Large and small companies of all kinds were involved in the cutting of pine trees in the area, floating them down the Big and Little Piney Rivers, the Gasconade River, and down to the Missouri where they brought high prices from the many developers in the growing central Missouri territory. It was 280 miles from the headwaters of the Gasconade and it’s feeders to its junction with the Muddy Missouri. These were north flowing waters off the major ridge divide (roughly from St. Louis to Springfield) rather than south flowing streams. Many emigrants from states to the east, like Kentucky, arrived to serve as workers, both directly involved in lumbering and supporting the lumbering businesses. Towns were not yet formed, but services of all kinds were needed to support the many people employed to meet the needs of the lumbering business.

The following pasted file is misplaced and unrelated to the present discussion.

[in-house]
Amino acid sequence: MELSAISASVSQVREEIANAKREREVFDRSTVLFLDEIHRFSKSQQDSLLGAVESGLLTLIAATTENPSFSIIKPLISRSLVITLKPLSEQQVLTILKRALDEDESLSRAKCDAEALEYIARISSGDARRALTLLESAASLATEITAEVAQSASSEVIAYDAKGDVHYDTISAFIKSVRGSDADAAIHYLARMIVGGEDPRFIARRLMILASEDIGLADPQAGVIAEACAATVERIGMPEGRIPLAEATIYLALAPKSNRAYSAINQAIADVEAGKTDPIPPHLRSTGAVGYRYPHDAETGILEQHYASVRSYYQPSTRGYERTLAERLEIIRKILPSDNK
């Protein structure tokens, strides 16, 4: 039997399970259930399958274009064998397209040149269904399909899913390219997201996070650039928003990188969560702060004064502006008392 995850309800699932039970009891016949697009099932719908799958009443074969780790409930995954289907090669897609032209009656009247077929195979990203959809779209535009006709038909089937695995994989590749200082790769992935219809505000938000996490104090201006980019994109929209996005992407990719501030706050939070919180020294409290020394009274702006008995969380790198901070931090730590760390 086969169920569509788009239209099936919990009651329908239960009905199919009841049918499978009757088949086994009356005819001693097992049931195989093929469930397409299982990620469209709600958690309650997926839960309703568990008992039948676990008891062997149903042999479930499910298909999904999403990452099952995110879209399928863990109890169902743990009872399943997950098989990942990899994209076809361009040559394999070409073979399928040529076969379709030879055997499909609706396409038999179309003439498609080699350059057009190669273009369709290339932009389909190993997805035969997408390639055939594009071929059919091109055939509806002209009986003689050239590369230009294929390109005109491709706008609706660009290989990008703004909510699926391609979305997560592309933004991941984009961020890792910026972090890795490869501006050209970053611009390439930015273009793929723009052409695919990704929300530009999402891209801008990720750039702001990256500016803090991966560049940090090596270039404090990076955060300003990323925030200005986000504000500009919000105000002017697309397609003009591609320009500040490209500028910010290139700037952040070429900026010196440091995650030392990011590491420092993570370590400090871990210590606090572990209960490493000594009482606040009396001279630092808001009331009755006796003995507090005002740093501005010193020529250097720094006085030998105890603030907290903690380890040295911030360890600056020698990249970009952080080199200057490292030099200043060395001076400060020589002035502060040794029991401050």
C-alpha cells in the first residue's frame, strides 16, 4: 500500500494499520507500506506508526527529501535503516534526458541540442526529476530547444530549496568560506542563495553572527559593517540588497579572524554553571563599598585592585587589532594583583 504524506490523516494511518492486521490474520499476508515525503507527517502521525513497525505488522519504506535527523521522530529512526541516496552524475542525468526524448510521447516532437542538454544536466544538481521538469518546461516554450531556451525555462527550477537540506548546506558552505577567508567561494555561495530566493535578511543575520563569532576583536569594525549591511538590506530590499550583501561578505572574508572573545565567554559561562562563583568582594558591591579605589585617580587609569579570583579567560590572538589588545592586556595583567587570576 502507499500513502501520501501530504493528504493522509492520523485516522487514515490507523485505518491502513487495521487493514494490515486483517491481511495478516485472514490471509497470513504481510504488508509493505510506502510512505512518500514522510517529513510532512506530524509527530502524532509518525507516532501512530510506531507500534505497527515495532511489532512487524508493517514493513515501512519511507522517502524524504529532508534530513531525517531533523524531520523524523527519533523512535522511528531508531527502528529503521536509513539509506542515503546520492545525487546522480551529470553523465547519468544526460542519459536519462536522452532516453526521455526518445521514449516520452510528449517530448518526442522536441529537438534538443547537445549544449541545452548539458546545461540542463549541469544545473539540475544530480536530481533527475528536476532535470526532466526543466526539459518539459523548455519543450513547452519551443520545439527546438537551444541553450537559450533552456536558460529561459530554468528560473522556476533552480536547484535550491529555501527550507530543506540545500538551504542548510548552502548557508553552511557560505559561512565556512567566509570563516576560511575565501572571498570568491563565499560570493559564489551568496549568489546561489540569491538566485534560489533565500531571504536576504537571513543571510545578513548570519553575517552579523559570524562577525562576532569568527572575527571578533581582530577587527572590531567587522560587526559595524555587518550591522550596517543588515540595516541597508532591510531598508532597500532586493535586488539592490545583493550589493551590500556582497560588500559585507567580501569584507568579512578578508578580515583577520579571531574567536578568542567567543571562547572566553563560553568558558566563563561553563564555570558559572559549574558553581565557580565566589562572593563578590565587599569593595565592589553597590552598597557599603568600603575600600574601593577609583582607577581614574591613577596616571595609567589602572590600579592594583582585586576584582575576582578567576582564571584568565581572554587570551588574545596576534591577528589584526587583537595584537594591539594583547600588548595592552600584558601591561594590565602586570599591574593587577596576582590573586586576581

My blacksmith shop was one of several set up around the area, serving all manner of needs, from shoes for horses, mules and oxen, to complex metal work required by the many mills and other businesses in support of the lumbering operations. I quickly got to know a lot of people in the area, and found that I had a talent for generating trust and support from many of them for my work and my integrity. One of my observations was that most of the workers in the area, regardless of current ‘occupation,’ were there to make money quickly, while the boom was on. While many of those workers quickly squandered their earnings, there were others, many of them with families, who had specific plans for their future with their savings. It was some of these people that I was most drawn to. I had a vision for my future and the future of my family as well. I soon found myself working closely with a small group of others with compatible plans and dreams.